Lonely Planet Writer

International Spy Museum reopens in DC following $162m makeover

The International Spy Museum is set to reopen in May in a new location at the L’Enfant Plaza in Washington DC. Following a $162 million makeover, the new museum is twice the size of its former building with new groundbreaking exhibitions and a trove of never-before-seen artifacts.

The new headquarters of the International Spy Museum. Image by International Spy Museum

The International Spy Museum claims to have the world’s largest collection of items related to international espionage. Examples include a 1777 letter from George Washington authorising a New York spy network, a lipstick pistol and a camera from the 1980s that was concealed in a coat button and used in the Soviet Union and the US.

The museum has moved from F Street to L’Enfant Plaza and the new state-of-the-art building will provide a behind-the-scenes look at how intelligence shapes our lives with interactive exhibitions, installations, custom-built galleries and a trove of items that the museum says is the “foremost collection of spy artifacts in the world,” as well as first-person accounts from top intelligence officers and experts. The museum will also let visitors test their own spying skills with interactive challenges.

The museum traces the history of espionage. Image by International Spy Museum

A new exhibition at the museum uncovers the work of intelligence analysts in the capturing of Osama bin Laden, while the Weapons of Mass Disruption exhibition illustrates the role computers play in spying and terrorist attacks. Berlin City of Spies will explore Cold War-era Berlin, with original segments of the Berlin Wall, a piece of the Berlin Tunnel, a border checkpoint and a Stasi office with all original artifacts.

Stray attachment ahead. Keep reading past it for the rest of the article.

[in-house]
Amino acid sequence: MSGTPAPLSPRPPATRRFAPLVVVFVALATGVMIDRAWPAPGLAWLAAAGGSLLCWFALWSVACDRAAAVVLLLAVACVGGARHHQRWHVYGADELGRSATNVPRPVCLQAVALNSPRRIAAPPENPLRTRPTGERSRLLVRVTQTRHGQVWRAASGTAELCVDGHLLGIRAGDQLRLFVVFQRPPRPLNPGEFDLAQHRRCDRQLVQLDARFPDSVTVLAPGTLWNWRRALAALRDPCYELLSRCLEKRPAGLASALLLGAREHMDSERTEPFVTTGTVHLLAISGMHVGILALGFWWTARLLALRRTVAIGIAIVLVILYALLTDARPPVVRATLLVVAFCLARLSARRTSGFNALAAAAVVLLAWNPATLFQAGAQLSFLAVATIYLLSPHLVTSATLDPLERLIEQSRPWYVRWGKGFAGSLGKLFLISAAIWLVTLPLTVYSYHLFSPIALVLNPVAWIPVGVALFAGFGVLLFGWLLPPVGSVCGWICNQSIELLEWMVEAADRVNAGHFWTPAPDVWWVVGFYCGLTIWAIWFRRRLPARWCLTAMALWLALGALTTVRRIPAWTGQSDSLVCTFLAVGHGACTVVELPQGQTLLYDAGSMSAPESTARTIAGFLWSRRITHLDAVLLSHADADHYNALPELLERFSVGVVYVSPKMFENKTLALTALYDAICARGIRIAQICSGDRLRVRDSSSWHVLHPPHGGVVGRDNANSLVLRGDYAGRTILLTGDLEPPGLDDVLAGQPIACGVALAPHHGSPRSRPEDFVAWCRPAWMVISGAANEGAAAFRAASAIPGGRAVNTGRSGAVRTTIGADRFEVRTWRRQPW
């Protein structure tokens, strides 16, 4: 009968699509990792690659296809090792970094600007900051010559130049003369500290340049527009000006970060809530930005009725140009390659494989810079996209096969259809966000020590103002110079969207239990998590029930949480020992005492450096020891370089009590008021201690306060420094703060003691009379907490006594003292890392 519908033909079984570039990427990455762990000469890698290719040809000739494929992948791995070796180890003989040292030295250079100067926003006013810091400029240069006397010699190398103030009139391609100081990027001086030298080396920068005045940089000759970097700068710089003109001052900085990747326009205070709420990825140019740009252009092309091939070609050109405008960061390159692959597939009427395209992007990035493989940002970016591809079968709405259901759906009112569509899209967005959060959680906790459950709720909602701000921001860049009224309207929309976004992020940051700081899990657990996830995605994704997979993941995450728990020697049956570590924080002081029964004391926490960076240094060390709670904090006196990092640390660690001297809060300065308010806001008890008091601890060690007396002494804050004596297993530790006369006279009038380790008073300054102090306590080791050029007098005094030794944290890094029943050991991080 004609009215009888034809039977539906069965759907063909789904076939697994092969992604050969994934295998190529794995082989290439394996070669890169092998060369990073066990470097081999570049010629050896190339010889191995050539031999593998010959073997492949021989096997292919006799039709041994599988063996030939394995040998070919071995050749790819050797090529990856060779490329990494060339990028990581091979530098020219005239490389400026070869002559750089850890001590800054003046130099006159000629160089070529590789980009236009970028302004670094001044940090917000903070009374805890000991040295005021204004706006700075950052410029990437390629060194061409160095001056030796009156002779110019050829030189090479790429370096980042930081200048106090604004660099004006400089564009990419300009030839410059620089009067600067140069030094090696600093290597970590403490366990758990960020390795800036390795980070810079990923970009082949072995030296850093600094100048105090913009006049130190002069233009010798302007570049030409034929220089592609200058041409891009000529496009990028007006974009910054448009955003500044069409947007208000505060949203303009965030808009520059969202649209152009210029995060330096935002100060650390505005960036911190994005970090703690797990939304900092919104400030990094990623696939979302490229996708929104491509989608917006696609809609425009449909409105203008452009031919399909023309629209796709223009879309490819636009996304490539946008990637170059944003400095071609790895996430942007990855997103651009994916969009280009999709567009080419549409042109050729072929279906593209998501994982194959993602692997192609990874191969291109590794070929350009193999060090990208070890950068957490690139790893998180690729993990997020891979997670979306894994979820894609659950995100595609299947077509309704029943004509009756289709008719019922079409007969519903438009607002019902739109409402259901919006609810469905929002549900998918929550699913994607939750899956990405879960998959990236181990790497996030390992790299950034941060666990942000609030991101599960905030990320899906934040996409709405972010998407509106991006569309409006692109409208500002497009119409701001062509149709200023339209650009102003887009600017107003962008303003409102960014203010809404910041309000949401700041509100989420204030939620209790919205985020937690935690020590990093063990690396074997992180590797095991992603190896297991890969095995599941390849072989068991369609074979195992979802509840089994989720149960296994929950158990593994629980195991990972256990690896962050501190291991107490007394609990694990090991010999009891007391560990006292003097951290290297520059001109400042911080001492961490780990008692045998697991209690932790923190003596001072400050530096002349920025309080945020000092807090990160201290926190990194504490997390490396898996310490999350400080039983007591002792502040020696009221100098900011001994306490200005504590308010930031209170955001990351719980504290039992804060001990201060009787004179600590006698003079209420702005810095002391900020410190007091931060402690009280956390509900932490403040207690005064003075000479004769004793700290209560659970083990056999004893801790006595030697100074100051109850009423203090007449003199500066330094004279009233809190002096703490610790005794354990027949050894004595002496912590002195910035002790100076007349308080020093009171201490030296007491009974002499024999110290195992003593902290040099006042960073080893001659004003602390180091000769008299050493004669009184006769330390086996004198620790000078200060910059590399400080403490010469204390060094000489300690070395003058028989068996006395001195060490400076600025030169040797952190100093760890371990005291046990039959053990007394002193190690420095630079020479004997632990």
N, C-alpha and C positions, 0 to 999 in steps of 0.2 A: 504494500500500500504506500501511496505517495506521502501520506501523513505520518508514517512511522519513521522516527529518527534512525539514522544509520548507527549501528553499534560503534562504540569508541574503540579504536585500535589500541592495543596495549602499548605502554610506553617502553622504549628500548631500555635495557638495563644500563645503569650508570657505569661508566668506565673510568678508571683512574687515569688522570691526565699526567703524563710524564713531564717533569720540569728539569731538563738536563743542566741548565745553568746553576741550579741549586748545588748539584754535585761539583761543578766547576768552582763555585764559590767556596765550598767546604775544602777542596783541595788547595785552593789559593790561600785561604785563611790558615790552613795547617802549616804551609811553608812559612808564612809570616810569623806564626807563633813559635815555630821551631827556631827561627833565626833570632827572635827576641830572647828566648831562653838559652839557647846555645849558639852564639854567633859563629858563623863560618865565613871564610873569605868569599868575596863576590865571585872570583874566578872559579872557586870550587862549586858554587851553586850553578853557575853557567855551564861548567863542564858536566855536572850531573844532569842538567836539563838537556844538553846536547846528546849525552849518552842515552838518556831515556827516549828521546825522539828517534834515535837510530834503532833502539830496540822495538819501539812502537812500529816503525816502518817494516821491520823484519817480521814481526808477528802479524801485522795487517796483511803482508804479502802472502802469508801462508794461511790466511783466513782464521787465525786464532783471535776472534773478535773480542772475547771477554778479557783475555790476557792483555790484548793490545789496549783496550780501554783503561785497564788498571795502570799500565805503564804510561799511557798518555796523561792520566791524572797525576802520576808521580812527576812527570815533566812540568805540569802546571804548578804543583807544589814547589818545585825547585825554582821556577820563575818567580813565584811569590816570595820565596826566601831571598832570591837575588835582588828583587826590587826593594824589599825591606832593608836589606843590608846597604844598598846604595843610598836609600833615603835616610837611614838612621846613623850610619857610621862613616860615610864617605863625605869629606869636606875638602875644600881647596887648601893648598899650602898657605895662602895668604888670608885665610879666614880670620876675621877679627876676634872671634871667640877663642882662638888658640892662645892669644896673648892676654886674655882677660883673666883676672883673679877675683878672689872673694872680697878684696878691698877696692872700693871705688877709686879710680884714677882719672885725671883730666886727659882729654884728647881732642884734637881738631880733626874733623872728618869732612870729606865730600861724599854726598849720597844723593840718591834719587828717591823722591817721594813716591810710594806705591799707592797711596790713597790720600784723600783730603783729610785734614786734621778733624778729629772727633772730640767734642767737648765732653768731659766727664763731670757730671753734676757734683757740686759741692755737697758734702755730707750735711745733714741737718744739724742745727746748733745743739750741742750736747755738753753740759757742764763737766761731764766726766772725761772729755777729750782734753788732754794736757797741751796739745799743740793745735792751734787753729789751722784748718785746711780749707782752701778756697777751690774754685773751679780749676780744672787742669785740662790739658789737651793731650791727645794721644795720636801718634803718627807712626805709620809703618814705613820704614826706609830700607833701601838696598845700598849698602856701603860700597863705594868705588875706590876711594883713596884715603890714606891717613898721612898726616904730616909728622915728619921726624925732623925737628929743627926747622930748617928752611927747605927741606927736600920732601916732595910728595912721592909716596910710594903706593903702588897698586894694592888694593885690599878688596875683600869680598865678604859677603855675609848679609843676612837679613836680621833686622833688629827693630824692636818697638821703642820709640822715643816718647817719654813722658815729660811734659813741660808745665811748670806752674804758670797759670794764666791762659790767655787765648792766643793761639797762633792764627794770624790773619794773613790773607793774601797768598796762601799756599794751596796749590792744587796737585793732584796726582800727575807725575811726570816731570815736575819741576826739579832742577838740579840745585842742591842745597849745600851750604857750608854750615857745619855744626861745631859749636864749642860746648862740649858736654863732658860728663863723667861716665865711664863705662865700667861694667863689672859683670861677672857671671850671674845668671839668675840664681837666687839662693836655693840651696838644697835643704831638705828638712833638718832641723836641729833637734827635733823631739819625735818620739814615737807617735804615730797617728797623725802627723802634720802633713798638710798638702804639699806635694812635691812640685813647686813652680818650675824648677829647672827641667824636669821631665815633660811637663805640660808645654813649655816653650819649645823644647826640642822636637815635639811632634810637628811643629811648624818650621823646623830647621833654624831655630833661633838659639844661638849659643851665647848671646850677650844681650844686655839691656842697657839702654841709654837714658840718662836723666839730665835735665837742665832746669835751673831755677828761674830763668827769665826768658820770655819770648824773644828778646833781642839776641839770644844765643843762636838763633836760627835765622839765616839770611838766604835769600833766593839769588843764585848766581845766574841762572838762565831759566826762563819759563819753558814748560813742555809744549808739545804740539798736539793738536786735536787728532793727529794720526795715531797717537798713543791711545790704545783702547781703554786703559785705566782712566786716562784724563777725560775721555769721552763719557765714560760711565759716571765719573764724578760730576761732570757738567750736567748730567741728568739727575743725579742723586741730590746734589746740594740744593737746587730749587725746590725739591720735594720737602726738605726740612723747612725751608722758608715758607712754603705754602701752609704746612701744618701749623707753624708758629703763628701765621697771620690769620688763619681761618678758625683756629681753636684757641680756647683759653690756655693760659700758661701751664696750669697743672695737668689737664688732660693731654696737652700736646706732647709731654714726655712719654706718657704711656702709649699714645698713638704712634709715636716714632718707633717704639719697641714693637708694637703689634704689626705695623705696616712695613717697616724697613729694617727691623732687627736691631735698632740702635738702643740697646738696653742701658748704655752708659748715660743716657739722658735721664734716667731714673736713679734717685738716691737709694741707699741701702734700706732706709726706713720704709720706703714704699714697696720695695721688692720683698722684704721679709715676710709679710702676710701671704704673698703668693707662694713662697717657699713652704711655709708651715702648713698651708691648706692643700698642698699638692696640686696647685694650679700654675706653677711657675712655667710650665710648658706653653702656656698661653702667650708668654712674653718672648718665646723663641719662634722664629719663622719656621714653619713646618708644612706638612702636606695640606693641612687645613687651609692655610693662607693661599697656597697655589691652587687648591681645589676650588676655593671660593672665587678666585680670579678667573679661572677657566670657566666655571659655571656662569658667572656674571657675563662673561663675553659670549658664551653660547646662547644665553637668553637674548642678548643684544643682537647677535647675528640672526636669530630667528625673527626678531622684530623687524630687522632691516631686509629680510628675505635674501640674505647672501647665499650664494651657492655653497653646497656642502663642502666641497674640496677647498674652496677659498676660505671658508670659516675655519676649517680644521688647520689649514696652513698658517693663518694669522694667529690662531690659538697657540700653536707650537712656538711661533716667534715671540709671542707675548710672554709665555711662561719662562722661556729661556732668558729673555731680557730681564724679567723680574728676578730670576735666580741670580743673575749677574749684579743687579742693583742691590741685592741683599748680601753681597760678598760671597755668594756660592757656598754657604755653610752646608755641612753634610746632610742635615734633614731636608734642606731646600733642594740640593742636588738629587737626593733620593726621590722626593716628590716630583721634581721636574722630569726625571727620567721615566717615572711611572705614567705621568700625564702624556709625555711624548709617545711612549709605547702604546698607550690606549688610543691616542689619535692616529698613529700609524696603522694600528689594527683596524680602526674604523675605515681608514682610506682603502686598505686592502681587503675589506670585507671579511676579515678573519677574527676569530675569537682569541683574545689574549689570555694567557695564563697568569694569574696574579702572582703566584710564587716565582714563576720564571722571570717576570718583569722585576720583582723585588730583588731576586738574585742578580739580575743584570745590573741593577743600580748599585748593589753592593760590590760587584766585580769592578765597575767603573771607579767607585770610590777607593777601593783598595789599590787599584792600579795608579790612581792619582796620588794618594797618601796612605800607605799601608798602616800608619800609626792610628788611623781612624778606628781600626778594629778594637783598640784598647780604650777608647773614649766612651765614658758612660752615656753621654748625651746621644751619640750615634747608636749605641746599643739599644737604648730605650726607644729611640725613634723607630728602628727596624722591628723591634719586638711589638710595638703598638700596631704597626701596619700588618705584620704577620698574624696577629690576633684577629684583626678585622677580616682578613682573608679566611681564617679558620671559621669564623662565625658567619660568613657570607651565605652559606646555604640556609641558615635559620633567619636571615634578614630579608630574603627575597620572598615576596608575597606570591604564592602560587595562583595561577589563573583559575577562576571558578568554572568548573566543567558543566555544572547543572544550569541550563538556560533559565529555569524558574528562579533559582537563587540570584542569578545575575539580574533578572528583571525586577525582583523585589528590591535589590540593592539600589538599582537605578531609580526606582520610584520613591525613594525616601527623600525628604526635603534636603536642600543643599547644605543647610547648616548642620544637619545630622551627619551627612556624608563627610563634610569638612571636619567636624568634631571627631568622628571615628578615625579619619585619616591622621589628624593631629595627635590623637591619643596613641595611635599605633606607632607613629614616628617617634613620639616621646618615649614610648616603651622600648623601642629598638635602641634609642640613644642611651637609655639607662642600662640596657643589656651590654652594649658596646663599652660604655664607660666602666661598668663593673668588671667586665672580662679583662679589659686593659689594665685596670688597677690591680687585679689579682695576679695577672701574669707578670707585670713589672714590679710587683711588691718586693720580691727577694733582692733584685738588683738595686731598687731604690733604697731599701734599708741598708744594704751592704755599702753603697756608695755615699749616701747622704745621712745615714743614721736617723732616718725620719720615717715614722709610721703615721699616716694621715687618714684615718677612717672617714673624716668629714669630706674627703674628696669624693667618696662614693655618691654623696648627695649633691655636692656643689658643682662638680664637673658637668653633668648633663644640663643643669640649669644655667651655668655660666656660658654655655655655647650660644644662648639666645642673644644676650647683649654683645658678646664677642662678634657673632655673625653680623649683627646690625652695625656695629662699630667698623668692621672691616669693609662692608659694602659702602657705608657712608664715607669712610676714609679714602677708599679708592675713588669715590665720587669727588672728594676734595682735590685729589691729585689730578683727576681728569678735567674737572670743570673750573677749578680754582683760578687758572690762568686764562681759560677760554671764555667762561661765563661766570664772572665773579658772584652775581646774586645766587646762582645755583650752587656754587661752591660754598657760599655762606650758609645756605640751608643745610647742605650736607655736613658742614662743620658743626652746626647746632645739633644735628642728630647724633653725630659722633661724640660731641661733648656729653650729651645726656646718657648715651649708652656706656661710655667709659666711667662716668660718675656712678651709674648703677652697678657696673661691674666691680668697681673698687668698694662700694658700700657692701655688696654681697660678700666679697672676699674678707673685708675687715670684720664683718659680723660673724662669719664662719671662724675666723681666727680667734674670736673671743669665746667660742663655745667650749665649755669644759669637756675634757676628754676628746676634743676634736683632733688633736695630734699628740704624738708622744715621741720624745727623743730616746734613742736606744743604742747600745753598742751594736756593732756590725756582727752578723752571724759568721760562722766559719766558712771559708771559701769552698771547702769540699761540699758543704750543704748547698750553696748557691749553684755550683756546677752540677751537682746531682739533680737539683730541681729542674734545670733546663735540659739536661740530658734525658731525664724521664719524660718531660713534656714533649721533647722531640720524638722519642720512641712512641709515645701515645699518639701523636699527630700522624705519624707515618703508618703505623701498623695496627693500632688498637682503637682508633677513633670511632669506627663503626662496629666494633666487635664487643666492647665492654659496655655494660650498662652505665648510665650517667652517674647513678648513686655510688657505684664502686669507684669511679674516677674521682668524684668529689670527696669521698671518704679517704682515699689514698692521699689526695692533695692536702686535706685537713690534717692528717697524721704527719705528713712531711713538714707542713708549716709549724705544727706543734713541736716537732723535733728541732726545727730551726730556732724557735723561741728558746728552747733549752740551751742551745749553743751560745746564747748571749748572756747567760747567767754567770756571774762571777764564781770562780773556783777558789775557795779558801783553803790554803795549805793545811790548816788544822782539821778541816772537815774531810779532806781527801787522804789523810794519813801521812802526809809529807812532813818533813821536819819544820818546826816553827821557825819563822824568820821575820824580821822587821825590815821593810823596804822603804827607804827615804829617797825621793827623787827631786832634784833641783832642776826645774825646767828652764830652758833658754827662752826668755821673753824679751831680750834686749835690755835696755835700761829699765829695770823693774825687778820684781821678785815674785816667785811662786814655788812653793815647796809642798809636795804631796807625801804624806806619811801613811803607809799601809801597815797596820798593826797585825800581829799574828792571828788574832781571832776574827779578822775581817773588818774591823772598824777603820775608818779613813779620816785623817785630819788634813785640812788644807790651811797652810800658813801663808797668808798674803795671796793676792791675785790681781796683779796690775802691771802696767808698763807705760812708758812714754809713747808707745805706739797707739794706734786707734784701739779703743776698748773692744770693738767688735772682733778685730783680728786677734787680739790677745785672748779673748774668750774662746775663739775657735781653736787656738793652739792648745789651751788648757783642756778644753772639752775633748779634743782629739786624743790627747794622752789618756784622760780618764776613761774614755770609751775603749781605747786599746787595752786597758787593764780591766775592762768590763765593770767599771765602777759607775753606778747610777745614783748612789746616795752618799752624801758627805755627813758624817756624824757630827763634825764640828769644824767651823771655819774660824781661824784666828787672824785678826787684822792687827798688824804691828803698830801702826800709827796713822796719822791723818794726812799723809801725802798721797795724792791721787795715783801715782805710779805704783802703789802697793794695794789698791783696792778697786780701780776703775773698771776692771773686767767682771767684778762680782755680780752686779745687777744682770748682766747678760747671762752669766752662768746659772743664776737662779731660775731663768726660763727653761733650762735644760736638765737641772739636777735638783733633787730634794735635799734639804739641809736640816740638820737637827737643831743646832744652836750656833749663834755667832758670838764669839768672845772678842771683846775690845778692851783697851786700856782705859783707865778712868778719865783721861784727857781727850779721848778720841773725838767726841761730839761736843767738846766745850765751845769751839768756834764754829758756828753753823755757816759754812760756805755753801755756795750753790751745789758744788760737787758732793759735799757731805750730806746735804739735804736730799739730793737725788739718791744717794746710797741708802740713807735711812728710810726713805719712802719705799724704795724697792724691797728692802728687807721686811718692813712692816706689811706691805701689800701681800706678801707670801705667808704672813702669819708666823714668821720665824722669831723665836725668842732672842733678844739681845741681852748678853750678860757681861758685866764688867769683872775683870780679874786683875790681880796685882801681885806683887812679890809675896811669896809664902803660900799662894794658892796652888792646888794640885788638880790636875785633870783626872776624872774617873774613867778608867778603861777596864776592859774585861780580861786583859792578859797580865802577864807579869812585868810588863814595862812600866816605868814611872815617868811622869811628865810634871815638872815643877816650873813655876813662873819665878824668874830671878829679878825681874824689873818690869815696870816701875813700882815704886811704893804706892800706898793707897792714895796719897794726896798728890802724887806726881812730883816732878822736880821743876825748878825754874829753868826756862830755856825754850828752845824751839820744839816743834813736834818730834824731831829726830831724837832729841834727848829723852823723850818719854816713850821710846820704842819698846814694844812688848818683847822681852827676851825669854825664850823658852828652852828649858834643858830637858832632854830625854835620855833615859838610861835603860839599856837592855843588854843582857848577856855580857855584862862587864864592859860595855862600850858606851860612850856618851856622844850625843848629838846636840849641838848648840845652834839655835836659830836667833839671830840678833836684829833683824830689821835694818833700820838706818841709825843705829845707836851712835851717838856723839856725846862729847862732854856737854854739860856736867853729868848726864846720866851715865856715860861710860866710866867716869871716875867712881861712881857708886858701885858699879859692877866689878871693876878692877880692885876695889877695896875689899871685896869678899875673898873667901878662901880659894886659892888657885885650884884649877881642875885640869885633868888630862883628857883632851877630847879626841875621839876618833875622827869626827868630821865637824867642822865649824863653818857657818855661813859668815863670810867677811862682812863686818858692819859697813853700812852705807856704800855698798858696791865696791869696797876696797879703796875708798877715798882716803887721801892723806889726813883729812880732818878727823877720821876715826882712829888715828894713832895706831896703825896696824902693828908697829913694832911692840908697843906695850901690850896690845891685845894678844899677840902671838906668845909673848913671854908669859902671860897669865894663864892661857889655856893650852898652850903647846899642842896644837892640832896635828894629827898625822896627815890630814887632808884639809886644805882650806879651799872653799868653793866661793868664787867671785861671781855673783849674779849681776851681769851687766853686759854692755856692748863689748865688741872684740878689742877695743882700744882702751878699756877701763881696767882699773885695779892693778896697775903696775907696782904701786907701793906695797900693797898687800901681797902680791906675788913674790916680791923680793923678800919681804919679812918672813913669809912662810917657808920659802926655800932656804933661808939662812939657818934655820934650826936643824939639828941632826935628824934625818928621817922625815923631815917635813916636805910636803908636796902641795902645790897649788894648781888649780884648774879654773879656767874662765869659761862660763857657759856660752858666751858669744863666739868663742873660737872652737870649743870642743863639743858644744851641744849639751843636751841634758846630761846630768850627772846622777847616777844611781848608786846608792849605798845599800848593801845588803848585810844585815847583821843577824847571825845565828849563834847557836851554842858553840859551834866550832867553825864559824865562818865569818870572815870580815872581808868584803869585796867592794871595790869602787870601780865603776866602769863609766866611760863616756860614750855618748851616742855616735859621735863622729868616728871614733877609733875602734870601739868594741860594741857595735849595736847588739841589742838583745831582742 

Spies Among Us offers exhibits, films, and videos which examine espionage through World War II, showcasing real-life spy stories and visitors will get the inside scoop on code-making and code-breaking operations. The exhibit also highlights the clandestine roles of celebrity spies at the time including singer Josephine Baker, chef Julia Child, movie director John Ford, and actress Marlene Dietrich.

“Spycraft has evolved dramatically since we established the International Spy Museum in 2002,” said Spy Museum Founder Milton Maltz. “It’s never been more important for people to understand and appreciate – especially in a democracy – the many roles espionage has played, and continues to play, in shaping our lives, our country, and the world we live in.”

The new museum is double the size of its previous building. Image by International Spy Museum

The new 140,000 square foot steel and glass facility is designed by architects Rogers, Stirk, Harbour + Partners (the same architects behind the Pompidou Centre in Paris, the Senedd in Cardiff, and the Millennium Dome in London) and is located between the National Mall and DC’S trendy new District Wharf. The rooftop provides 360-degree views of Washington DC, from the US Capitol to the Washington Monument.

The rooftop and indoor event spaces opened in last September and the rest of the museum will open 11 May, 2019. Standard adult tickets cost $21.95 (€19.50). For more information or to book tickets, see here.